You have finally made it to the show you have been anticipating for so long and it can be really hard to not get all caught up in the moment. While shows are a great way to show off your horse and your partnership, good etiquette makes a good all around competitor.
Here are a few things to keep in mind while at your next show:
First thing is pretty straight forward but seems to be the hardest one to remember. When walking down an aisle or a street don’t walk in the middle. This makes passing you 10 times harder and 10 longer. Also, if you see someone coming along on a horse or a vehicle of some kind, please get out of the way. I don’t know how many times I have seen people hold riders up because they didn’t want to move out of their way. You don’t know that person’s situation so please, no matter how good you look in those new breaches, hurry across the aisle or street if you see someone coming.
Second, make sure your equipment is working properly and that you have everything. Please don’t be that person with the broken hose that’s soaking everyone or the one who has to use everyone else’s stuff. Of course, it’s easy for something to break or to forget something here and there. Just be aware of what condition your stuff is in and try to make sure you have everything before you leave. Having a system in your trailer and at the show, things will be easier to keep track of and in good condition.
Third, be mindful of where you are in warm up. It can be hard to focus on your horse, coach, position, and everyone else all at once, but it does save a lot of headaches. If you see someone is repeatedly circling in one area, turn early if they are at the end. Also, if you are the person circling, try to do it in the corner and not the middle, it makes it much easier for people to stay out of your way. Jump warm-ups are a place that these skills are very important, especially in a smaller arena.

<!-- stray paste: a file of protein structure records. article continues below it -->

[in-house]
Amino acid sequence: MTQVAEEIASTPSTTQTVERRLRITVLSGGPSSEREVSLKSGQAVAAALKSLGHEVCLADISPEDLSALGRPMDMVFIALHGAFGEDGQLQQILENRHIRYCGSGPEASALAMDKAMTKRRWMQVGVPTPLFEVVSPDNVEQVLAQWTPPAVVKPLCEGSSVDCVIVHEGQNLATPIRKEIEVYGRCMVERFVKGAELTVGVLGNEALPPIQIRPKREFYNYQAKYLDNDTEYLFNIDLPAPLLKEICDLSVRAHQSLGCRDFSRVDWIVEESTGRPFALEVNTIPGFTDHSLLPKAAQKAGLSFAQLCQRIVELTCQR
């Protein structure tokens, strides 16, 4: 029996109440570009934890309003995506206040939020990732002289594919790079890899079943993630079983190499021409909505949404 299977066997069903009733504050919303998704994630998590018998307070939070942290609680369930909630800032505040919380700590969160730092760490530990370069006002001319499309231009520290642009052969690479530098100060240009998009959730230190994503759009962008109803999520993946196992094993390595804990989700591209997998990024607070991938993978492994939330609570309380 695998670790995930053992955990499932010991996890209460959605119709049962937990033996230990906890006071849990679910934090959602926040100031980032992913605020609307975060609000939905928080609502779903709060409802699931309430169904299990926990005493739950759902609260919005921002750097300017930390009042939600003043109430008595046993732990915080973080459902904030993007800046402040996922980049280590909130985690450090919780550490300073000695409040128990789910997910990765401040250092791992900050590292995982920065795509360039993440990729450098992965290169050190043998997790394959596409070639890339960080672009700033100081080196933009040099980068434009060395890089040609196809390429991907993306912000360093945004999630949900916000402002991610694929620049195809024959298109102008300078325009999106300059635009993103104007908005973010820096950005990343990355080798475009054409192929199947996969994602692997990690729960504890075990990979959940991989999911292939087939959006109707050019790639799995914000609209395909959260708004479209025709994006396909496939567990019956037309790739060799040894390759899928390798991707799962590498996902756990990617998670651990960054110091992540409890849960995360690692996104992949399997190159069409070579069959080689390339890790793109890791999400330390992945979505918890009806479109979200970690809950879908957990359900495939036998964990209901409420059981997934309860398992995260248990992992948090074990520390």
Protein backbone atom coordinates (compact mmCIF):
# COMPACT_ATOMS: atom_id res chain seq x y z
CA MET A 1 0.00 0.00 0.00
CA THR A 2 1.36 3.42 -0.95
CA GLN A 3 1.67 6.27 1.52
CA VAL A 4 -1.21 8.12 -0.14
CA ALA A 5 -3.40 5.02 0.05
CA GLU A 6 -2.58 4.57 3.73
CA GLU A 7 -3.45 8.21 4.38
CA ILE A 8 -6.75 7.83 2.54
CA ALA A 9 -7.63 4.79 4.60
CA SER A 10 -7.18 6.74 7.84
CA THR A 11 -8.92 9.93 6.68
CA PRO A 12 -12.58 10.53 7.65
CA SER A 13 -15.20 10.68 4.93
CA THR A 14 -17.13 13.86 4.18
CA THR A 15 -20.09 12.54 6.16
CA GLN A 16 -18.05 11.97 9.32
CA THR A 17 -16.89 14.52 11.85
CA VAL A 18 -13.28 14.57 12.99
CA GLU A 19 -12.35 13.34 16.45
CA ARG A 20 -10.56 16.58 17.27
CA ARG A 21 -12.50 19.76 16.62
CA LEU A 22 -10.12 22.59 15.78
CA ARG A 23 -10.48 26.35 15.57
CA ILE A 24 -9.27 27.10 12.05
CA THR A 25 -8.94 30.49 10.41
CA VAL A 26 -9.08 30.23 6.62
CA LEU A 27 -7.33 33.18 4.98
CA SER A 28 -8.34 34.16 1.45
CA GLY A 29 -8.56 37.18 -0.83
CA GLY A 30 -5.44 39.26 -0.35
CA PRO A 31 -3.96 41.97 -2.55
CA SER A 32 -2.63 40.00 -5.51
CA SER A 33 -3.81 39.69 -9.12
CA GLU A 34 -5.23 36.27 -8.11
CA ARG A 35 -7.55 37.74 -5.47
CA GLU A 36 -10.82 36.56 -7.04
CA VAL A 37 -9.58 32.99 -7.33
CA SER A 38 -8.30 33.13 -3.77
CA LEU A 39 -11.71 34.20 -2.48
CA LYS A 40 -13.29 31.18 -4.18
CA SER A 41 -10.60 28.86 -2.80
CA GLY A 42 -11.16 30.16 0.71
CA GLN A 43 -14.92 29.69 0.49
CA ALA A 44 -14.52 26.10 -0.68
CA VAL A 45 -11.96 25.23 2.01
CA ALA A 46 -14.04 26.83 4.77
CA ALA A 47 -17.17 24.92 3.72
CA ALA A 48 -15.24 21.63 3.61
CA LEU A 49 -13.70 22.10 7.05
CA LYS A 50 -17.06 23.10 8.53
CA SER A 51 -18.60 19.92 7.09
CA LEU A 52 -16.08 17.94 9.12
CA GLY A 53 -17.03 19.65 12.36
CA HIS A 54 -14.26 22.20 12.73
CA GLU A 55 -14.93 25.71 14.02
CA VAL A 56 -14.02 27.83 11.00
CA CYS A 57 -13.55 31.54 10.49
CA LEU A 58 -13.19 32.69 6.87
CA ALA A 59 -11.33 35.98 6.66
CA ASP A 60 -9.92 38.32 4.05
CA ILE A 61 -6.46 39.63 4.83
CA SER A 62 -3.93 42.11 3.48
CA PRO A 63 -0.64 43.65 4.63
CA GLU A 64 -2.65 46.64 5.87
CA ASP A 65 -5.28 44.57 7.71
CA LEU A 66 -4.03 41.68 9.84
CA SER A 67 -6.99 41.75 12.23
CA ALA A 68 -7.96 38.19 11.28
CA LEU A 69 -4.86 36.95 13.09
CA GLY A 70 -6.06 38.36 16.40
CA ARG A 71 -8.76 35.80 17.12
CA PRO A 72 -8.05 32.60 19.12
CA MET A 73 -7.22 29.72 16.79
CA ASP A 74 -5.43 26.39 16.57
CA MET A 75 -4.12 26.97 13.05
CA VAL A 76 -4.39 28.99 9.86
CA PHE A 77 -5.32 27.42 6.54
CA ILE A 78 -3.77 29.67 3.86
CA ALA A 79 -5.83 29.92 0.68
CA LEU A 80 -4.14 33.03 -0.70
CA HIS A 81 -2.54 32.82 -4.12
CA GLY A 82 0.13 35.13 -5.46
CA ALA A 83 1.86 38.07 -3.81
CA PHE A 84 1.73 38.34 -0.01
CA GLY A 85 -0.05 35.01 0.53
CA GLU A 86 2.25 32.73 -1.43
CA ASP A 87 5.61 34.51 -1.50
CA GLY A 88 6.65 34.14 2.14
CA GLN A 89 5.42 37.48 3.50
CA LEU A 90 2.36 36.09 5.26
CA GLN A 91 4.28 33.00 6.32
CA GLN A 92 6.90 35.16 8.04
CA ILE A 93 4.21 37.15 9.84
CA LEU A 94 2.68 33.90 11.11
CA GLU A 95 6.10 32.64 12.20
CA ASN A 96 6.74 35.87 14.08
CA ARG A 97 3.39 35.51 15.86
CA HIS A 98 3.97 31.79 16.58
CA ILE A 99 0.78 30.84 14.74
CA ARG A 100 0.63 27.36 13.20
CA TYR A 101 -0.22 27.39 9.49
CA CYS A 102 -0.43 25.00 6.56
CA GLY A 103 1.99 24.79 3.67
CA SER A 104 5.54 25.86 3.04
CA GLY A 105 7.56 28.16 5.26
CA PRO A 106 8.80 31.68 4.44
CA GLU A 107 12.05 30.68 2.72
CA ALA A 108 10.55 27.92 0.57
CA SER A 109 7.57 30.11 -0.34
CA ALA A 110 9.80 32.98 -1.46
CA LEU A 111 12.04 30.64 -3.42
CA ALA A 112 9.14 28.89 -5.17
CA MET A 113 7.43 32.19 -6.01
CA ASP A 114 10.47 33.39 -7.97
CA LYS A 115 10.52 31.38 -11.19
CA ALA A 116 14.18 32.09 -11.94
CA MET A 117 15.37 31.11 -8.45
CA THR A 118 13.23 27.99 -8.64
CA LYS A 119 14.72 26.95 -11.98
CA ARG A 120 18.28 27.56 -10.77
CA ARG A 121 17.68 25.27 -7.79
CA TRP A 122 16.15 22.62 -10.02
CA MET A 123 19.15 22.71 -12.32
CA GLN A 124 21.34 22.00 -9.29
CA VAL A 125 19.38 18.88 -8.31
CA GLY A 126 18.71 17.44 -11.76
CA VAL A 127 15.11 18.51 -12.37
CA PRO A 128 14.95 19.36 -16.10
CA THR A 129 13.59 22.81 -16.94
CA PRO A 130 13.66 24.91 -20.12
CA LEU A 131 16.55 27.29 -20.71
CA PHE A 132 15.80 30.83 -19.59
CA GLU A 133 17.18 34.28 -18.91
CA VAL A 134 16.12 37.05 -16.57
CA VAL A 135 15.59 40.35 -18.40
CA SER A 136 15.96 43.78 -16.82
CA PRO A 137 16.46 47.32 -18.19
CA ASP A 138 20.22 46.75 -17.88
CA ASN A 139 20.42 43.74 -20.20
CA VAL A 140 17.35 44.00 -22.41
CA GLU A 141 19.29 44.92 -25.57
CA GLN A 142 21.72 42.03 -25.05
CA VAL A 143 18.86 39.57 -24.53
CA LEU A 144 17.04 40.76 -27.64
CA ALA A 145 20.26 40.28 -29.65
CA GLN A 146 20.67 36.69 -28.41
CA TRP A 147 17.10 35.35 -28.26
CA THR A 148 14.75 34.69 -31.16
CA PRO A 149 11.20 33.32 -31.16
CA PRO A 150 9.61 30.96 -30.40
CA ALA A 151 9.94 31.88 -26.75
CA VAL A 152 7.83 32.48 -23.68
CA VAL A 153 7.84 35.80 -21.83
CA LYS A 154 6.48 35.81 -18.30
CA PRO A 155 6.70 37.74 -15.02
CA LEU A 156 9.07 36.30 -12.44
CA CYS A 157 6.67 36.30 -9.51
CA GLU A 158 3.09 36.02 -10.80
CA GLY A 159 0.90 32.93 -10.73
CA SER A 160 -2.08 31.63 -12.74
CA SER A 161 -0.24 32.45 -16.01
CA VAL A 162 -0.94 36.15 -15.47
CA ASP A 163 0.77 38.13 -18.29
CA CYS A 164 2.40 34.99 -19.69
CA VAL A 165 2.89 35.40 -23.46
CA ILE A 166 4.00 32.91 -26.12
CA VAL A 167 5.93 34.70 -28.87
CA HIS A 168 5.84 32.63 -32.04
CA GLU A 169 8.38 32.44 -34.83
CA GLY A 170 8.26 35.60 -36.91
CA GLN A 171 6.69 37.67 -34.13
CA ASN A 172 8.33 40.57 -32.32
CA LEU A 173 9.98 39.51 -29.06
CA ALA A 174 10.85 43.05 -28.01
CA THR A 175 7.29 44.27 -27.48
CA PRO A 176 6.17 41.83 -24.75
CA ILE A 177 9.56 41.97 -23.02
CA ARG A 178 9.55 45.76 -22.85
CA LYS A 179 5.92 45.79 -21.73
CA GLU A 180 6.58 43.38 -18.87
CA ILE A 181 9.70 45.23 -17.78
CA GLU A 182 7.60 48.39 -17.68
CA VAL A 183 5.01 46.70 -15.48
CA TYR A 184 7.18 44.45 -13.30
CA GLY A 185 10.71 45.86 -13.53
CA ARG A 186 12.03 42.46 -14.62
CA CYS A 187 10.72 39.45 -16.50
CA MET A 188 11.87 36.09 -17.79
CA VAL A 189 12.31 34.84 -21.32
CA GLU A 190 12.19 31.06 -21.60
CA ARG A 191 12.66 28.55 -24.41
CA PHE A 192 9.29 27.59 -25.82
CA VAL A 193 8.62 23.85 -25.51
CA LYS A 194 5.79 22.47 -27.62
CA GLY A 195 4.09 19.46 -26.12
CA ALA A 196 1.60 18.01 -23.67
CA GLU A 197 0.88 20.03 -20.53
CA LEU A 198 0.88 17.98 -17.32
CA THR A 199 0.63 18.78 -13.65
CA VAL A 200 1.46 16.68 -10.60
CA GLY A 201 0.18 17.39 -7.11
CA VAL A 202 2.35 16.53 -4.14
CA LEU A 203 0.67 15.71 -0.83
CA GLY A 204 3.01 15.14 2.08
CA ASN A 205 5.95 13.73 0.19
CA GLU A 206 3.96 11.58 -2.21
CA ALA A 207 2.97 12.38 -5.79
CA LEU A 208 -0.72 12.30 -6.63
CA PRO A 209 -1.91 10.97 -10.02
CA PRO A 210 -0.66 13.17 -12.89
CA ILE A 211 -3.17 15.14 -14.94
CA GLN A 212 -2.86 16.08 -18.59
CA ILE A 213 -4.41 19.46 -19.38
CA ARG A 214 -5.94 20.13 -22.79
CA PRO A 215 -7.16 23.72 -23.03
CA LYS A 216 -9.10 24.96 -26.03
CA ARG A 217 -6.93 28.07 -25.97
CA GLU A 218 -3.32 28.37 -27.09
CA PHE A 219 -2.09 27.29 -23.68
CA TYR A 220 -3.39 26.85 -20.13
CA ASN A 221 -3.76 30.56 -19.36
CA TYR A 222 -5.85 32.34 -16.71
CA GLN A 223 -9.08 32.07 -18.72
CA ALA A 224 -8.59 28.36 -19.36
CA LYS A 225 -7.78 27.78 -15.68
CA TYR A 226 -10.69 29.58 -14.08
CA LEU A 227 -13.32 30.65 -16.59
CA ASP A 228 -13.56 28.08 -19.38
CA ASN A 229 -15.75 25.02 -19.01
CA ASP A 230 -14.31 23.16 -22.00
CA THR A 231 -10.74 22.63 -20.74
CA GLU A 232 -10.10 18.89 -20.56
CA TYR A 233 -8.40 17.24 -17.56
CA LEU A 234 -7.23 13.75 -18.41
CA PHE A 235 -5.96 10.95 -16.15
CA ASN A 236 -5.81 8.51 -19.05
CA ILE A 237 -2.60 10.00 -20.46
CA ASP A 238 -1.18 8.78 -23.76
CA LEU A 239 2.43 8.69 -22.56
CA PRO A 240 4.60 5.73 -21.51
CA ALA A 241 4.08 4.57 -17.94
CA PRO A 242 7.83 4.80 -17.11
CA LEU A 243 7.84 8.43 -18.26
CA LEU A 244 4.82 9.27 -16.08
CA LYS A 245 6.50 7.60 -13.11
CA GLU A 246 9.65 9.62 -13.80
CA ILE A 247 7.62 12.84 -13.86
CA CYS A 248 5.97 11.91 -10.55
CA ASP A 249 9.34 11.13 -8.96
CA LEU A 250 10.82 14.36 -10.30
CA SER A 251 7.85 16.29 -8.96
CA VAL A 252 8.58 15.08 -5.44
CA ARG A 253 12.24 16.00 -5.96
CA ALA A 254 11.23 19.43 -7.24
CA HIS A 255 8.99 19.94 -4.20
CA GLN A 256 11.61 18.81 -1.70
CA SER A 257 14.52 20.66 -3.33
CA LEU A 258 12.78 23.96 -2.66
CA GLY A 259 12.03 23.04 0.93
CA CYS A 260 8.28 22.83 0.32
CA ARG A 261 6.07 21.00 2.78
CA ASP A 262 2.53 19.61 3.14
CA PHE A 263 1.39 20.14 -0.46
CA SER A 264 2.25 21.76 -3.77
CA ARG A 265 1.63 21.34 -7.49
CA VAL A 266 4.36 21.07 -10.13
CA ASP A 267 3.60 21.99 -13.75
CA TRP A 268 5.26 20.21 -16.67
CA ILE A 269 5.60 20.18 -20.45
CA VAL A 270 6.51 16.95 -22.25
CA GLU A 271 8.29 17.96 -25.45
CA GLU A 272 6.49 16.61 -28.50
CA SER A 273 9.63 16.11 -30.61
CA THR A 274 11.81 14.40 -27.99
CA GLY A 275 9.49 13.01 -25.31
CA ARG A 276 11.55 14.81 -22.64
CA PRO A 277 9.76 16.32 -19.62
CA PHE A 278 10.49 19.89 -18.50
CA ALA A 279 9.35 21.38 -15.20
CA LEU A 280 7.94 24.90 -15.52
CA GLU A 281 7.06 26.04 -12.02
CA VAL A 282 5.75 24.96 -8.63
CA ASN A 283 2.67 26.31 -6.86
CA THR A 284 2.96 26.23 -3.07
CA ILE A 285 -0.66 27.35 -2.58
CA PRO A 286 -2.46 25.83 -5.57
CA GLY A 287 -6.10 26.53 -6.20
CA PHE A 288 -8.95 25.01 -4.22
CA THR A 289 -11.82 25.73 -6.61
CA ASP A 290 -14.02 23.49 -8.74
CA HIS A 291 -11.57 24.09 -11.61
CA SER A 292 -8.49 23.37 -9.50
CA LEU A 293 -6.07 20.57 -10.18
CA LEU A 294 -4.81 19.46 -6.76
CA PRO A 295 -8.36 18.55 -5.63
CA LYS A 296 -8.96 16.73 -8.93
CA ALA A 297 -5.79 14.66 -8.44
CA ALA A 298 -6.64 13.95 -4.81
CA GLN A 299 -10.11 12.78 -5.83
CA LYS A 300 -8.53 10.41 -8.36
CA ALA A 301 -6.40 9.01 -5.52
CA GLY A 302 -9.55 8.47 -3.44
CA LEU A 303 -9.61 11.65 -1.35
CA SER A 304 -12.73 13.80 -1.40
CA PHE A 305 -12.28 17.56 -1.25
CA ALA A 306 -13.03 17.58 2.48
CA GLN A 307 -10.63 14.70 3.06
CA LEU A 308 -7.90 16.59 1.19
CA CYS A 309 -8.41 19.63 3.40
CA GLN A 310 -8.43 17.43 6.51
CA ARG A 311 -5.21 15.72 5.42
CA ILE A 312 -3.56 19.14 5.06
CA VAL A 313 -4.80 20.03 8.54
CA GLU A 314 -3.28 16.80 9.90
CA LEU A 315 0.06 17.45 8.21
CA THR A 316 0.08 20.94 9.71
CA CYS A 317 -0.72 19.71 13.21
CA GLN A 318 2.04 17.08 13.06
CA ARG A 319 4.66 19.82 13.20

Jump warm-ups are a place that these skills are very important, especially in a smaller arena. If there are jumps in the middle and not much room around them, don’t cut your corners or circle, if possible, and call everything when you are jumping and passing people.
Also, call as much as possible. I have almost run into people and their horse because I didn’t know where they were or where they were going.Communication is key!
Lastly, know your horse! I know this sounds crazy, and a little obvious, but knowing your horse’s little quirks makes a big difference. If your horse has a problem standing still while you are washing them, don’t go where there are a ton of people at the wash areas, if possible. If your horse doesn’t like being in their stall for long amounts of time, hand graze and walk them often and see if there are paddocks available.
You are at shows to have fun and if you put your horse in a stressful situation unknowingly, it can make the experience a pain for everyone.